Levels of promiscuity in Britain are now higher than in any other western nation, researchers have found.
The findings come in a new study suggesting that the reason for Britain’s ranking is related to society’s increasing acceptance of promiscuity among women, rather than just men.
The researchers, from Bradley University, Illinois, suggested other factors could include the decline of religious beliefs regarding extramarital sex and a highly sexualised popular culture.
Another survey revealed that a third of 16 to 34-year-olds had had unprotected sex with two to five partners. The same proportion thought it was acceptable to have had up to ten partners by the age of 21.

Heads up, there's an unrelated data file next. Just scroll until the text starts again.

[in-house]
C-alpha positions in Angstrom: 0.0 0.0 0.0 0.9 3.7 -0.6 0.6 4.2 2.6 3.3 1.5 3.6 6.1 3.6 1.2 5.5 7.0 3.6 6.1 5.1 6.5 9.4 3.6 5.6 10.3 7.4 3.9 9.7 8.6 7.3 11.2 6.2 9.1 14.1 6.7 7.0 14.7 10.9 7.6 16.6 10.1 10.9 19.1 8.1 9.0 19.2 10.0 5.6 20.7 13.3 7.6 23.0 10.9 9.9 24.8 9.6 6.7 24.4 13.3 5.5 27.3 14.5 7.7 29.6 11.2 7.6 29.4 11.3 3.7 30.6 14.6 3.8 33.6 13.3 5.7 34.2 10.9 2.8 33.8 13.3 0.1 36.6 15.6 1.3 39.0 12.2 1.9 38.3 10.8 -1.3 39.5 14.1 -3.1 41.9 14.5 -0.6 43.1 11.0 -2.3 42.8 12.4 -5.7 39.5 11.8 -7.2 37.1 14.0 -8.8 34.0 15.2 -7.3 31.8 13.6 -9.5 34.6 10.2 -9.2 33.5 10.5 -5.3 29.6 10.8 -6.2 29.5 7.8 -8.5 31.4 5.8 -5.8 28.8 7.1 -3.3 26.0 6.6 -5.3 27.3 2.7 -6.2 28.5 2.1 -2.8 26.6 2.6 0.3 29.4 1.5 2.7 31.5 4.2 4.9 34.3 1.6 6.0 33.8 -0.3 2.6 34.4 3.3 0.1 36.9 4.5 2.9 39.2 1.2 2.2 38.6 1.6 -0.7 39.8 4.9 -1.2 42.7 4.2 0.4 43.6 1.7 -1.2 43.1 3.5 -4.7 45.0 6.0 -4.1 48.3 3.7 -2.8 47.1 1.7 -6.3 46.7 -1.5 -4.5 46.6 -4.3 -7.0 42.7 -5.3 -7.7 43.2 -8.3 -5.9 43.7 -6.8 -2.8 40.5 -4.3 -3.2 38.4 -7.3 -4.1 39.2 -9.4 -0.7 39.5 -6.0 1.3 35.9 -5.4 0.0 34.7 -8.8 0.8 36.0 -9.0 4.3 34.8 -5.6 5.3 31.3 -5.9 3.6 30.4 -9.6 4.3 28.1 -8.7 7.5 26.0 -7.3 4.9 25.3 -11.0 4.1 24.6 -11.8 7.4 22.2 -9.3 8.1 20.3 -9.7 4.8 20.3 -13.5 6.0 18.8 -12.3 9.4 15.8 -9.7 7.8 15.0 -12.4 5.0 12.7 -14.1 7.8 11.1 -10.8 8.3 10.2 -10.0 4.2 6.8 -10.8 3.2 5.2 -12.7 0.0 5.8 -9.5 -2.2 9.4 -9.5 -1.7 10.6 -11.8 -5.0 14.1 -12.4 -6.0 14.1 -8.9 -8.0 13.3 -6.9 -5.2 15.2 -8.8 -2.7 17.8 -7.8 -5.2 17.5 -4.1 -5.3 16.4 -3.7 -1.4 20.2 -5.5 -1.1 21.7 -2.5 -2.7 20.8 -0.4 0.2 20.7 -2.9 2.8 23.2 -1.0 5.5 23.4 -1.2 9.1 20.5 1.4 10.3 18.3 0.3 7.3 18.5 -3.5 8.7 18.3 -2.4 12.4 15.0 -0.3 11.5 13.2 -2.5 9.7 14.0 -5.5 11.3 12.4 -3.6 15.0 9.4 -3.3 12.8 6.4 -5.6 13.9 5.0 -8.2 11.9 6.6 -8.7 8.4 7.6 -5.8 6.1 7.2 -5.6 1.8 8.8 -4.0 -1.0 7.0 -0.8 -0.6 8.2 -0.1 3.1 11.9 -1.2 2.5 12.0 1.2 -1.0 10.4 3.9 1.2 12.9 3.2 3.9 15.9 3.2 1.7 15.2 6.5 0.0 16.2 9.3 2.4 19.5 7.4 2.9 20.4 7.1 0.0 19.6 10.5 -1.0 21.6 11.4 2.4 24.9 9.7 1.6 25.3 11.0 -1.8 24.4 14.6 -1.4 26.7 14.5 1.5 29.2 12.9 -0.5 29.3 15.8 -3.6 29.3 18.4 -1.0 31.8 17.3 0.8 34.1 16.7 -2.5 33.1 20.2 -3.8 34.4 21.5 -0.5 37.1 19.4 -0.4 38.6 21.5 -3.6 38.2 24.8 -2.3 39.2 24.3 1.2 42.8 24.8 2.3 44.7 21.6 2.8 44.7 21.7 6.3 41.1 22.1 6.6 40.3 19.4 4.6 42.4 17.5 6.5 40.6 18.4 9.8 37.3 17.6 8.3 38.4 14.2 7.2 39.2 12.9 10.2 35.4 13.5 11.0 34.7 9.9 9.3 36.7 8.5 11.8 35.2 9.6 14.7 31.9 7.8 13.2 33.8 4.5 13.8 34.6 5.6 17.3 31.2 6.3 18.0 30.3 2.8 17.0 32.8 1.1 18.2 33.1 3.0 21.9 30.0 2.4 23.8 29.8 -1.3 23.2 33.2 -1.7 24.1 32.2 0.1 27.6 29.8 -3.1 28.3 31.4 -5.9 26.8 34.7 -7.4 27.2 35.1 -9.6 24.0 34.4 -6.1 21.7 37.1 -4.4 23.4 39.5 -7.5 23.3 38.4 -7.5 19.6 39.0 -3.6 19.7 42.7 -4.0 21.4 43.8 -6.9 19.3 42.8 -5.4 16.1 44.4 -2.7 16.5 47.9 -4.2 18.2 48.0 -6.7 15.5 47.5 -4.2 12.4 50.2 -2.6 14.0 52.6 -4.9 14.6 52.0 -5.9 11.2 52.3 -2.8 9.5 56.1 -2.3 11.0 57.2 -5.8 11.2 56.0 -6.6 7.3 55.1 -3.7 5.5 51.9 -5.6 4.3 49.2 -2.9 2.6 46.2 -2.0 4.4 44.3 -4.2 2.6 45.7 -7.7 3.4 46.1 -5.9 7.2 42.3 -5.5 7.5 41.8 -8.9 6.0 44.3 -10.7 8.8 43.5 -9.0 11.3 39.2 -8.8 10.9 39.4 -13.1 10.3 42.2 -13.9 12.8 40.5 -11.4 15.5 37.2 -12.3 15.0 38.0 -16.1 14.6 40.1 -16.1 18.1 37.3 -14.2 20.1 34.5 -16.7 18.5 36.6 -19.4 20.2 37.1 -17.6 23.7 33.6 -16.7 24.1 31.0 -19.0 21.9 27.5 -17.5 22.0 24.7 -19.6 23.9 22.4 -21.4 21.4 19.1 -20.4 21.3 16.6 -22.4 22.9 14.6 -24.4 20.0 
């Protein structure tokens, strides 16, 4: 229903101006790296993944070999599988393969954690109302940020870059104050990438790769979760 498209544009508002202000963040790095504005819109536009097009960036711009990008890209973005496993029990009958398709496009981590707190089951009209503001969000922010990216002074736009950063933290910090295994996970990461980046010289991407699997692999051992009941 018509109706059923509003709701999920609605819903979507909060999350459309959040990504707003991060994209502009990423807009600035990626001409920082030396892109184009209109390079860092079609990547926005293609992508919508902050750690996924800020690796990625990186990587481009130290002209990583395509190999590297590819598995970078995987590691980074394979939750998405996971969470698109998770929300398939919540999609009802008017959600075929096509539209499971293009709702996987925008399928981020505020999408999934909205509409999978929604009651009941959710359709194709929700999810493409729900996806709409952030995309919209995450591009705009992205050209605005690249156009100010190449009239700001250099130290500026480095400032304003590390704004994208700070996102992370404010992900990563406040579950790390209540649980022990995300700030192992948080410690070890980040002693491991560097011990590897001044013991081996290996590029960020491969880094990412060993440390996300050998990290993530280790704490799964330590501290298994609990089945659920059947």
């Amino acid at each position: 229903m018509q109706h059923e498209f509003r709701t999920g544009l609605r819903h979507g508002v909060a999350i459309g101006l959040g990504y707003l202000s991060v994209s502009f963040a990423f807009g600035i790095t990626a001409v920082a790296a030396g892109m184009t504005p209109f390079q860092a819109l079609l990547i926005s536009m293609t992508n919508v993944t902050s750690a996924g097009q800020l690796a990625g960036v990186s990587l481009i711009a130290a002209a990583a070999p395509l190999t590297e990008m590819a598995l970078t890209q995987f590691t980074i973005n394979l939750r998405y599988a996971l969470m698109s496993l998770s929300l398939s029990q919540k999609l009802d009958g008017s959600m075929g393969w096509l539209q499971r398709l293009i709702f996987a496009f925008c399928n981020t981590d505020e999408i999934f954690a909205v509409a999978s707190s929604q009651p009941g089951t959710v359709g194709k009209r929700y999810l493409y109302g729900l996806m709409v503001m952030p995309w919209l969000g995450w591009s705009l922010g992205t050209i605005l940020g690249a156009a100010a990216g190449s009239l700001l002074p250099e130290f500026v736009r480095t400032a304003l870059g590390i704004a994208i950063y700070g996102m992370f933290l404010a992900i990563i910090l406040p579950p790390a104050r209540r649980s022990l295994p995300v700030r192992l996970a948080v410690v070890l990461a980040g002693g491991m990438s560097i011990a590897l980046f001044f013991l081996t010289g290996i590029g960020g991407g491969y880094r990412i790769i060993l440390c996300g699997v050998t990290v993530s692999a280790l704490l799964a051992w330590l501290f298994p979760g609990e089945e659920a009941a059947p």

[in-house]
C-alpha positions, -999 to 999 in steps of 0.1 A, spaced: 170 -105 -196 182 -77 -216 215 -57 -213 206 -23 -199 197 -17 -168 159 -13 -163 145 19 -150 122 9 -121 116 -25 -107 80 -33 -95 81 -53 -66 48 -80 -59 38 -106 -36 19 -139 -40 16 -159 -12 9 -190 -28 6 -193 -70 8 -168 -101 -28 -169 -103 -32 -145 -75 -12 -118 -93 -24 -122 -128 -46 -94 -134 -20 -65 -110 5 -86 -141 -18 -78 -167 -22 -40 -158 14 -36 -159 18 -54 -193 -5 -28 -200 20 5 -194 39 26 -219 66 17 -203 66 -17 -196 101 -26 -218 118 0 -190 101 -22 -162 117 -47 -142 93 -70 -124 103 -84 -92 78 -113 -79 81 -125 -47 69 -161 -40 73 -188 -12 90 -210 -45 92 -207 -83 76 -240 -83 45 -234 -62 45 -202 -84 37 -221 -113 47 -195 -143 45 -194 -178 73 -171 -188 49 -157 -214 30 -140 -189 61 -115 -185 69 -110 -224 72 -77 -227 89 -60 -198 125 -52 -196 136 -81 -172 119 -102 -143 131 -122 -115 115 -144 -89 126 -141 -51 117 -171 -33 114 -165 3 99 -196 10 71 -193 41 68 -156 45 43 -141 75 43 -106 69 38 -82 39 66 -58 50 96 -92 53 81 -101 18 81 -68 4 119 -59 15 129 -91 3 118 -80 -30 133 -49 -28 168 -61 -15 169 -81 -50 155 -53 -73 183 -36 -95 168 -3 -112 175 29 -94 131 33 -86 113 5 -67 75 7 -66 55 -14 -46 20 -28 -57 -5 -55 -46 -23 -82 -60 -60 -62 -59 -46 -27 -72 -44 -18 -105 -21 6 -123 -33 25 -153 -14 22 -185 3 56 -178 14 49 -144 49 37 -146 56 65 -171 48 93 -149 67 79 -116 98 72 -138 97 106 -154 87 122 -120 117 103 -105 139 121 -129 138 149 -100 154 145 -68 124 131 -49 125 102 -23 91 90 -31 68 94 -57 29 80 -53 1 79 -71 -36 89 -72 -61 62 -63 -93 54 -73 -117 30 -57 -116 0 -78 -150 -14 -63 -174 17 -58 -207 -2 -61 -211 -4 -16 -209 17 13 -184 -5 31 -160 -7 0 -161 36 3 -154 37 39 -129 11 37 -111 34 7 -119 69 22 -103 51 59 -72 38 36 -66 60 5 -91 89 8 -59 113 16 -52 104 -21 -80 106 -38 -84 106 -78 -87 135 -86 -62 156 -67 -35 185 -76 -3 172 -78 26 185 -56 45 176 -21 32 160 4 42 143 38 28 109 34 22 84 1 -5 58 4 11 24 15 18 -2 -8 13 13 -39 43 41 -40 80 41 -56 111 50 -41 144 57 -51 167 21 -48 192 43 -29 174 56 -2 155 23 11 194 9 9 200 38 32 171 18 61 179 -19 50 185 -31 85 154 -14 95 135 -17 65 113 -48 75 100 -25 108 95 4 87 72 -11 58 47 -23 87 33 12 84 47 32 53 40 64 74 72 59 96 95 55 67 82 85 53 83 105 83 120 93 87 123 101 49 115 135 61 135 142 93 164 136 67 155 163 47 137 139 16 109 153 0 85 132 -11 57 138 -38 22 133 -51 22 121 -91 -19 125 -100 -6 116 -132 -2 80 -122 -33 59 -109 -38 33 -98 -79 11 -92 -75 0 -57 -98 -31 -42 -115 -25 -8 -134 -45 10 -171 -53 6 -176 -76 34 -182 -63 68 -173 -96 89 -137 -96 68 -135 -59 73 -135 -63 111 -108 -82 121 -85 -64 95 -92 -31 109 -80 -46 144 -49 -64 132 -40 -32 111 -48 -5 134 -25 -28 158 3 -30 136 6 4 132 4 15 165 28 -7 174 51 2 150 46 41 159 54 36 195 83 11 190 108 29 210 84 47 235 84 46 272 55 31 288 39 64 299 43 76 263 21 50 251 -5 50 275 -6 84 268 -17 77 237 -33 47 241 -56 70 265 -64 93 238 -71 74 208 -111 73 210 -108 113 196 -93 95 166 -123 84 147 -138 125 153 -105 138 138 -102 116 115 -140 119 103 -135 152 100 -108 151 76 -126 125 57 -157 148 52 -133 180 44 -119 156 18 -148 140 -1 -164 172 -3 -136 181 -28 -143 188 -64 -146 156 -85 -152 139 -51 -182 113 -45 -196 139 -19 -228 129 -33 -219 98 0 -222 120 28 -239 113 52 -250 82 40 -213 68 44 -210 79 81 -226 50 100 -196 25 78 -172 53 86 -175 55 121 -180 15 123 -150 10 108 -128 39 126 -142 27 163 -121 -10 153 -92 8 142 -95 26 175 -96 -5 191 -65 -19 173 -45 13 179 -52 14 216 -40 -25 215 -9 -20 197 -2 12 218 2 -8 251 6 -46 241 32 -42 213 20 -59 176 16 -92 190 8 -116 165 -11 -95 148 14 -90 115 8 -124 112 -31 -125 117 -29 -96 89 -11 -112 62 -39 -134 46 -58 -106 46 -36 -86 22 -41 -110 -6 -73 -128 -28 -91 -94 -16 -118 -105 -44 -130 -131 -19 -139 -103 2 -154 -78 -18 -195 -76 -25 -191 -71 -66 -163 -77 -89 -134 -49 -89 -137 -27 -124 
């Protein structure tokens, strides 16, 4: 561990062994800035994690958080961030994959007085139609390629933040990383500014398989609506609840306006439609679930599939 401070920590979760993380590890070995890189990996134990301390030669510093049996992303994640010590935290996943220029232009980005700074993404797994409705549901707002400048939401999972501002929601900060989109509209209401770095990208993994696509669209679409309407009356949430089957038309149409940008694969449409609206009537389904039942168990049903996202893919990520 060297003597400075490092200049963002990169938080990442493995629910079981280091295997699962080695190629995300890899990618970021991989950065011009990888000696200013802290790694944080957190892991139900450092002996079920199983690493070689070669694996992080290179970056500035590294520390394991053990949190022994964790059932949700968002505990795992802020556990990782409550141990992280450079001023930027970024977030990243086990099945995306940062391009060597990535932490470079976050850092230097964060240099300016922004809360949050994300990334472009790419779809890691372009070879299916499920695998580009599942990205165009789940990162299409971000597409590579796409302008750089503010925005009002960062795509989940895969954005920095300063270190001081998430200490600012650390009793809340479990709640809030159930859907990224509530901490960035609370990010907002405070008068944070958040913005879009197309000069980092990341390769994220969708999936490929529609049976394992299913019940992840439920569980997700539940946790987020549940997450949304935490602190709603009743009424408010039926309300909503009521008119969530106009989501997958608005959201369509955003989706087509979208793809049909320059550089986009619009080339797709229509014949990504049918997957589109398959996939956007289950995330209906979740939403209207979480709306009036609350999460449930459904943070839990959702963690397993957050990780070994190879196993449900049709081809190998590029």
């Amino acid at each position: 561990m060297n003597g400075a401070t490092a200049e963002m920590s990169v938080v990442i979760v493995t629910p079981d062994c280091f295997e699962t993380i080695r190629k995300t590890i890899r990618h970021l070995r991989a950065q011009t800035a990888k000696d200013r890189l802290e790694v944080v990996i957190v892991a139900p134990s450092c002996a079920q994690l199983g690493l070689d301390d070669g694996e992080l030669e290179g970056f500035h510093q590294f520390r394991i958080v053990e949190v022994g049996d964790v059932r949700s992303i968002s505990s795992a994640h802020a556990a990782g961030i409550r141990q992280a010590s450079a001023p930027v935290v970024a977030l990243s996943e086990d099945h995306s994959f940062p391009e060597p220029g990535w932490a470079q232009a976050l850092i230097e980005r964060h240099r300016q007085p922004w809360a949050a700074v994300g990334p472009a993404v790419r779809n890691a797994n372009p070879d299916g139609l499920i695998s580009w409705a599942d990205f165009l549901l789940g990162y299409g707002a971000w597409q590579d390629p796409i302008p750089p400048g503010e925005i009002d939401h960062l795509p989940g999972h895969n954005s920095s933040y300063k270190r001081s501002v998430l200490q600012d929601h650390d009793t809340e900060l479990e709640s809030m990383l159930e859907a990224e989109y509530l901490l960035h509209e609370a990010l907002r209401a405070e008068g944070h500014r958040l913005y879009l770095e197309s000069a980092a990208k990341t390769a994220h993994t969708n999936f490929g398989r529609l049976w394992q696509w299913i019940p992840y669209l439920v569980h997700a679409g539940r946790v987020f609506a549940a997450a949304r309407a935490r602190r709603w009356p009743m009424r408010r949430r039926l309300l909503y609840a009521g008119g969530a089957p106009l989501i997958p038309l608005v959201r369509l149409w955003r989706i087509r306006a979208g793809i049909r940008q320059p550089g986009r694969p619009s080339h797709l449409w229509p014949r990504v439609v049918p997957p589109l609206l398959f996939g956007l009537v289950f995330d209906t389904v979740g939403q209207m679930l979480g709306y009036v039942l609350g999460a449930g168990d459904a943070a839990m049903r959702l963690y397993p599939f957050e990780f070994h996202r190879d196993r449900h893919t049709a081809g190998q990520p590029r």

In the MTV poll of 1,000 young people, 40 per cent believed that one-night stands were “no big deal”.
Earlier this year widespread research from America showed that teenage girls who engage in sexual activity are doubly at risk of becoming depressed.
In a separate report published in July, the Health Protection Agency (HPA) blamed promiscuity for increases in almost all sexually transmitted infections (STIs) among young people.
Professor Peter Borriello of the HPA said casual sex had become “part of the territory, part of life” for young people.